How Do We Hold A PBM Accountable?

How do we hold a PBM accountable who selects a poorer drug with weaker outcomes and higher risk?

Plan sponsors get screwed even worse than they know………………

Published on Published onSeptember 11, 2017

Dave Chase  Founder Health Rosetta Institute (501-c3)/Group (invest…

Too many PBMs are legendary in their ability to game the reimbursement system. Being a Plan Sponsor can be like playing a game of whack-a-mole. This question was asked of me via email: “How do we hold a PBM accountable (Caremark in this case) who selects a poorer drug with weaker outcomes and higher risk over a product which has been designated by the FDA as superior (which is rare)?” The crux of it was reported recentlyand I’ve excerpted it below.

On August 2, CVS Health announced that it would eschew Boehringer Ingelheim and Eli Lilly’s Jardiance in favor of Johnson & Johnson’s Invokana. This news was met with surprise for two reasons: this year the FDA said that Lilly can promote Jardiance’s ability to reduce the risk of death in patients with heart disease, and Invokana was slapped with a black box warning — the FDA’s strongest — advising that people taking the drug were at higher risk for amputations. (Jardiance and Invokana are part of a different class of diabetes drugs, called SGLT2 inhibitors.)

When asked why CVS Health removed Jardiance, a spokesperson said the decision was made by an independent advisory board of pharmacists and physicians — and also downplayed the amputation risks of Invokana. A Boehringer Ingelheim spokesperson said in an emailed statement that the company was “very disappointed” by the decision.

The conundrum that employers face

PBM makes a decision that is in direct violation of clinical protocol and FDA warnings in deference to increased rebate yield. Employer and their broker have zero clinical idea what is going on. They just know they will get a higher rebate yield that benefits them, not the member (member does not benefit from the rebate as it is payable to the plan). As we’ve seen recently with a PBM lawsuit, the manner in which the rebates are being defined (rebate versus admin fee), the plan sponsor get screwed even worse than they know.

The truly unfortunate part is many of the PBM consultants roll over on this stuff as they are being paid off by the PBM to do so. A leading benefits advisor (who wished to remain anonymous since they work with business coalitions on health) stated, “coalitions are the worst ones as they also benefit fiscally through the rebates and other incentives they have in place with the PBMs.”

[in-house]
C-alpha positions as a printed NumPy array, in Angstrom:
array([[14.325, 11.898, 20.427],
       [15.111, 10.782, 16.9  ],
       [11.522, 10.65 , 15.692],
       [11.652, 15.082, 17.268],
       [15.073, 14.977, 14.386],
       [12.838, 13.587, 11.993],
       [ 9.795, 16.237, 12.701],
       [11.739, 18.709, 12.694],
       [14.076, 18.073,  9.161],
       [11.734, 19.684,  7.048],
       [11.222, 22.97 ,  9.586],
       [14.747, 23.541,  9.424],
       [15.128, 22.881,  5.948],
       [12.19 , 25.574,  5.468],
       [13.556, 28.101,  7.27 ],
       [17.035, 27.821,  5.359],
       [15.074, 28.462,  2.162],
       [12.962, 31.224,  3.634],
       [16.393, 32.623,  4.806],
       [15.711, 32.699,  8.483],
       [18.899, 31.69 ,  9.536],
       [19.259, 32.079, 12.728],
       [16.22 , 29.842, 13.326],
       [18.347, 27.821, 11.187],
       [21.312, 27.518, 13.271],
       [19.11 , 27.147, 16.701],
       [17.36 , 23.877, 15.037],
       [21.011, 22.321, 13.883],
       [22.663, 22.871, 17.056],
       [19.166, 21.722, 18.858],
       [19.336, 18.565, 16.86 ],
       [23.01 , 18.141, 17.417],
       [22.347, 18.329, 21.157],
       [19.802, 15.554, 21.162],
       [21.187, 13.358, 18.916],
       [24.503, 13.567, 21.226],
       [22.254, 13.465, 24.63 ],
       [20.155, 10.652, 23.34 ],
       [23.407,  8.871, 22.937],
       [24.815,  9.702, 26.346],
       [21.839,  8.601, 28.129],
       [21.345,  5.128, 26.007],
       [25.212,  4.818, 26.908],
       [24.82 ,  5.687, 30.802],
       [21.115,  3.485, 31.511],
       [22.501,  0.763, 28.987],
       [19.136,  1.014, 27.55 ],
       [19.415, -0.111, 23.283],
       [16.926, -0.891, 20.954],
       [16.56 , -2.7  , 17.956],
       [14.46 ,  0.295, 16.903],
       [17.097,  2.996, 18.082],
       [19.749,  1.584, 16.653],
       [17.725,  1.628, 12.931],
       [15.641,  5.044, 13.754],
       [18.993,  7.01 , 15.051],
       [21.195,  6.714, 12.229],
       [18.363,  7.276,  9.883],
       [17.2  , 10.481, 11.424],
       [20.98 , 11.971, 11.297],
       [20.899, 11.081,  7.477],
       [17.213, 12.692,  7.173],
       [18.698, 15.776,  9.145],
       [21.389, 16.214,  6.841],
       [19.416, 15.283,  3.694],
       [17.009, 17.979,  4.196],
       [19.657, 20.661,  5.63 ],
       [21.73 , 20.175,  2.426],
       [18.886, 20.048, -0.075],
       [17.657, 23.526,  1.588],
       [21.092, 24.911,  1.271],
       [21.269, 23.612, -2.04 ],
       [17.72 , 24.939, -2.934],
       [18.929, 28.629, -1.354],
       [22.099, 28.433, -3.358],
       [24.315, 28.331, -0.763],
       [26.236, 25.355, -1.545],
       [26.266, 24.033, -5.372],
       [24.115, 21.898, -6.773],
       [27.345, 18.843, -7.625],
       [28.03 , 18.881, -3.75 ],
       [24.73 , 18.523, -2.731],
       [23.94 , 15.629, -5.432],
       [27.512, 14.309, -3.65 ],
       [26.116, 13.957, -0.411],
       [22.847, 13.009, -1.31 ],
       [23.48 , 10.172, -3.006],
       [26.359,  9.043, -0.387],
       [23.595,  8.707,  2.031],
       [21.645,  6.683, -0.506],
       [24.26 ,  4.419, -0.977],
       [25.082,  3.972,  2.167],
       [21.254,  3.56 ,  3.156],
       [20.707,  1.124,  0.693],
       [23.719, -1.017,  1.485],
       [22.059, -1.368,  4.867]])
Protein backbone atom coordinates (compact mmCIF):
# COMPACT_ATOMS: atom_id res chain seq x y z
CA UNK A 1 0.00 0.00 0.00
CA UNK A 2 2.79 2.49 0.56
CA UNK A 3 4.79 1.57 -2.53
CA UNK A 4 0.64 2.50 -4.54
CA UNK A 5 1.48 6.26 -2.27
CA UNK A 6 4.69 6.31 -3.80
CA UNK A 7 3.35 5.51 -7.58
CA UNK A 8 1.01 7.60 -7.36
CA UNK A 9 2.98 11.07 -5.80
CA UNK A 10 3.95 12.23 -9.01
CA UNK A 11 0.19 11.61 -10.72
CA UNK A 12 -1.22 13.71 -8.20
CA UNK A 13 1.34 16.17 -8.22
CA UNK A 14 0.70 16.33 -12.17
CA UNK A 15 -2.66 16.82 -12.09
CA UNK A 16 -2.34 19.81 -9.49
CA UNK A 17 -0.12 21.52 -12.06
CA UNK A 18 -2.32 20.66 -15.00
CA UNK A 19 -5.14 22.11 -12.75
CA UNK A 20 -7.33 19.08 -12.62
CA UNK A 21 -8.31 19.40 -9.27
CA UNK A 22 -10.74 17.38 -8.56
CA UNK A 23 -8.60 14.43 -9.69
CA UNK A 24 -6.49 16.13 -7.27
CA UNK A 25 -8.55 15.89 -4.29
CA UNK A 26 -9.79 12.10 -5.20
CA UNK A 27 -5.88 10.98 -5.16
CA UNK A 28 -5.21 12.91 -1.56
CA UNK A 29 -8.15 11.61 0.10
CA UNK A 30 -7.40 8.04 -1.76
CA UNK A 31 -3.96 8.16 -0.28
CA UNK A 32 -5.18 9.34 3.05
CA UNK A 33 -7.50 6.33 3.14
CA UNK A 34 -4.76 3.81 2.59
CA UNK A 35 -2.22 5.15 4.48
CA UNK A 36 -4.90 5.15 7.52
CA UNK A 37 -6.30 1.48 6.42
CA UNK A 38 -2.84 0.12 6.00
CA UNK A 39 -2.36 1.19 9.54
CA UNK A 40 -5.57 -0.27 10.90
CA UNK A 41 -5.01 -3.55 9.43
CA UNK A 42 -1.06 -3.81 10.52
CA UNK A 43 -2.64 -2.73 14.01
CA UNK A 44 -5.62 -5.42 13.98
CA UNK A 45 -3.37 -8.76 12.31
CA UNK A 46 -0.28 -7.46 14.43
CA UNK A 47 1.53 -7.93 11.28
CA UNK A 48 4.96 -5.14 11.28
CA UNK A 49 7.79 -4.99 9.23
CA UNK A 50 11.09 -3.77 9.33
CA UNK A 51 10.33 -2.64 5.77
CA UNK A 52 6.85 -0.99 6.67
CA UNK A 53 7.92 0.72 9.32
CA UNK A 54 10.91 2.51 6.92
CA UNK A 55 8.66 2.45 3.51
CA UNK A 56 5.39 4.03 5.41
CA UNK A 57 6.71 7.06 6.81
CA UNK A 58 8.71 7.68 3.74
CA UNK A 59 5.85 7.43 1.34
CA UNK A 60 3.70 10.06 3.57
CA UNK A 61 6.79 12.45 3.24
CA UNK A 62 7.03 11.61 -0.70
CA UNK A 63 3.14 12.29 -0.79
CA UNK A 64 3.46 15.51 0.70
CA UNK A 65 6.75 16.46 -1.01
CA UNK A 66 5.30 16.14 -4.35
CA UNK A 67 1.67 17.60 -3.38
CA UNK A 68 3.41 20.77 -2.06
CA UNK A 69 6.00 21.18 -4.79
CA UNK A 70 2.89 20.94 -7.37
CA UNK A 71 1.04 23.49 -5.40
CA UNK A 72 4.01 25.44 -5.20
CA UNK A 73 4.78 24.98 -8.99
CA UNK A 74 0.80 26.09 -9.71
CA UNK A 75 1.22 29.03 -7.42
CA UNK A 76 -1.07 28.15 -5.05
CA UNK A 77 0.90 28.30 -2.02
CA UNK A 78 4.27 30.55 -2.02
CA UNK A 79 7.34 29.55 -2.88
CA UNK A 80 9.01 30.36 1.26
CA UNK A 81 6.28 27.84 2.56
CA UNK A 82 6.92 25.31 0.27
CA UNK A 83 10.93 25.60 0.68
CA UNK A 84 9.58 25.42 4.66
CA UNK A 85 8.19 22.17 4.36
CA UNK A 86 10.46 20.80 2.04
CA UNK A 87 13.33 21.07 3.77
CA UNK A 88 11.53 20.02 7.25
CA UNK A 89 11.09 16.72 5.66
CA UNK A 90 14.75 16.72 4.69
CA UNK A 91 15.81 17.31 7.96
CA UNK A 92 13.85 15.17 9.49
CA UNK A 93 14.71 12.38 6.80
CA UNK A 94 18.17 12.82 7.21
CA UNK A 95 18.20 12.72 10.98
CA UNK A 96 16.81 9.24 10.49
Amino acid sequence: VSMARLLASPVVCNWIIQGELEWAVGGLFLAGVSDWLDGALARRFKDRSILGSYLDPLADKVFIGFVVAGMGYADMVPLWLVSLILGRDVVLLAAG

With the exception of Pharmacy and Therapeutics (P&T) committees within managed care organizations that actually control their formulary decisions, reference to P&T process isn’t effective. The leading benefits described this arrangement as “a joke” since the PBM controls the formulary, not the market. P&T committees provide recommendations for the Preferred Drug List (PDL). These committees are composed of Physicians & Pharmacists who meet at least quarterly to consider PDL implementation. Most PBM P&T committees are stacked with providers who are paid to do what the PBM wishes as they “balance” the clinical value against cost implications.

We have some extraordinary benefits and pharmacy experts in our community. How would you address this? Please respond below.

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Dave Chase is the co-founder of the Health Rosetta Institute (a LEED-like organization for healthcare), Managing Director of the Quad Aim Fund, Executive Producer of The Big Heist, and author of the book, “CEO’s Guide to Restoring the American Dream – How to deliver world class healthcare to your employees at half the cost.” Chase’s TEDx talk was entitled “Healthcare stole the American Dream — here’s how we take it back.” The Health Rosetta Institute is transitioning from two years of self-funding/bootstrapping and recently achieved 501-c3 status. See the Health Rosetta Institute website for how to get involved, resources and how to join others to support its mission.

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